By LA Weekly
By Henry Rollins
By Weekly Photographers
By Shea Serrano
By Nate "Igor" Smith
By Dan Weiss
By Erica E. Phillips
By Kai Flanders
Every year, Berlin-based producer/DJ Ellen Allien, who plays Avaland on May 3, compiles a handful of dance tracks into a set that she will take with her on the road and eventually record to CD. It is, as she says over a cross-seas phone call, her “diary of the year.”
Photo by Druck Vorlage
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Allien: Label owner, DJ supreme
“Sometimes the sets are not so tight, but then they become tighter and tighter; that’s when I mix it, to hold the feeling while I still have it,” she adds.
On her latest mixed CD, the fourth volume of the Boogy Bytes series from her own BPitch Control record label, Allien wisely refrains from mashing together obvious dance-floor bangers and instead focuses on maintaining a steady hand as she gradually builds to a 2 a.m. Saturday-night high. She admittedly works with slower tempos in this instance, concentrating on tracks brimming with noise elements and deeply pulsating bass lines. Opening with the effect-laden German voice of “poem producer” AGF, Allien plays with subtle sounds for the disc’s first five tracks, and reaches a sweat-drenched peak when she mixes the eerie synth melody of Konpiùta’s “Christmas Fairytale (Moessap Edit)” with the knee-buckling vocal line of SozAdams’ “Eyes Forlorn.” And once Allien finds dance-floor gold, she digs for more, splicing together tracks that haven’t hit the U.S. in a manner so familiar that it is hard not to move. But at the same time you are catching the groove, you can’t help but notice the nuanced pattern she weaves. It is a cerebral dance mix as well as a physical one.
“I try to find a tight mix to fill the club with interesting music that people can listen to with their brain,” she explains.
Allien approaches her own productions in a similar fashion.
“[It’s] a journey of my personality,” says Allien of her compositions, the latest of which appear on her forthcoming full-length album SOOL.
“The albums are not to scream out my personality or tell the world my problems,” she adds. “But when the person is dancing, you can put them into your life. It’s not to reflect my personality on them. It’s to give them a peek.”
To even attempt to peer inside Allien’s mind is a daunting task. Born and bred in Berlin, she is more than just the city’s unofficial champion. She is the person who makes things happen. Part of the city’s burgeoning techno scene for the bulk of the 1990s, Allien launched BPitch Control in 1997 as a series of parties. The record label of the same name was founded two years later. In the decade that has followed, BPitch Control has become one of the world’s most respected electronic-record labels and is the home base for artists like Modeselektor and Sascha Funke. Although the label now functions with a support staff, Allien still maintains an active role in the company, sifting through demos that come her way, signing new producers, assisting in the development of BPitch’s established artists and approving album art. She has maintained a steady pace of releasing her own albums, essentially one every other year, not including her DJ discs, and has accumulated a substantial list of remix credits for musicians ranging from the BPitch crew to the EBM group Covenant to Beck and Thom Yorke. In addition, she launched her own fashion line in 2005. That she can accomplish so much in between a seemingly endless streak of DJ gigs and not sound like she might fall asleep during the interview is almost unfathomable.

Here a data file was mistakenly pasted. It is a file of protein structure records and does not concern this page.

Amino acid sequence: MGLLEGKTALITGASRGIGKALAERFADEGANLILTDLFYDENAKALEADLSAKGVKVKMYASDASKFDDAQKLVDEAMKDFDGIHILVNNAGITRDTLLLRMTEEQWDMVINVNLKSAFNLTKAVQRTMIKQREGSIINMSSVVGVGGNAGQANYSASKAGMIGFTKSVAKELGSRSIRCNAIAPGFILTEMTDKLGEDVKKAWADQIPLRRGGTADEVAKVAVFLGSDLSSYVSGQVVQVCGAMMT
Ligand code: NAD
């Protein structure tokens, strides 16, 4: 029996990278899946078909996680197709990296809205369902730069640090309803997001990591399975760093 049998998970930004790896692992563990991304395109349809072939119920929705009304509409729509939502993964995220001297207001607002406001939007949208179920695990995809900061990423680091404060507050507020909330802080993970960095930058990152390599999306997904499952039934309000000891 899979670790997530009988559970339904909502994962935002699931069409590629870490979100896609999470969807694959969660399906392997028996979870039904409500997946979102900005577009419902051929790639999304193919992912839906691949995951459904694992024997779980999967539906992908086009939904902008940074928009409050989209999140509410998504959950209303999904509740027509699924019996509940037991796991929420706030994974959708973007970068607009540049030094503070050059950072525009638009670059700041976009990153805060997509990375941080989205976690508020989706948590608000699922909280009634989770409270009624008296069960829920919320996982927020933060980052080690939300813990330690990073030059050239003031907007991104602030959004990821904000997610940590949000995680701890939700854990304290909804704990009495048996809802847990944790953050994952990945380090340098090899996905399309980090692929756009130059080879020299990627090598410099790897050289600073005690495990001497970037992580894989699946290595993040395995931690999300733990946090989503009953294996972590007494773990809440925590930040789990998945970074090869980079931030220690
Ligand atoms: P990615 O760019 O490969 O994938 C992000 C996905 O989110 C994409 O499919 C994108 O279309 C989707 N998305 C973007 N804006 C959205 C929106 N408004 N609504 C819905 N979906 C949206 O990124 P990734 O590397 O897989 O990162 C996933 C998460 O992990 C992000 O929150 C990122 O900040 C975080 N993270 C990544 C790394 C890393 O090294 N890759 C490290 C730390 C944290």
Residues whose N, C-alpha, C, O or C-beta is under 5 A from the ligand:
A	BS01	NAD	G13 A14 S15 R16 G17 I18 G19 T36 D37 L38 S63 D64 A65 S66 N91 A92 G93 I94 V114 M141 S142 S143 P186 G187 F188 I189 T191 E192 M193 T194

SOOL, which was released April 29, manifested as most of Allien’s productions do. Last summer, she began to formulate the concept of the album, something “more minimal and reduced” than her previous solo efforts — Stadtkind (2001), Berlinette (2003) and Thrills (2005) — something that relied less on melody. The ideas were numerous, and Allien kept track of those creative notions until winter hit Berlin. She then entered the studio with a few co-producers, primarily AGF, but also Holger Zilske (Smash TV) and Apparat, her partner from the 2006 album Orchestra of Bubbles. The end result is a collection of 11 tracks that move consciously in a different direction from what one might expect from the purveyor of Berlin club music, filled with longer-than-average pieces, cut-up vocals and unusual arrangements and rhythms.
“The album is made for home, while jogging or doing housework, before you go clubbing, making love, cooking, whatever,” she explains.
SOOL isn’t a complete departure from Allien’s previous work though. For example, “Its” harks back to the driving beat of her breakthrough single, “Stadtkind,” this time topped by Space Invaders squelches. However, the Berlin groove is balanced by moments of intense introspection, like the hushed, ambient ballad “Frieda,” which is for Allien’s grandmother, who passed away years ago.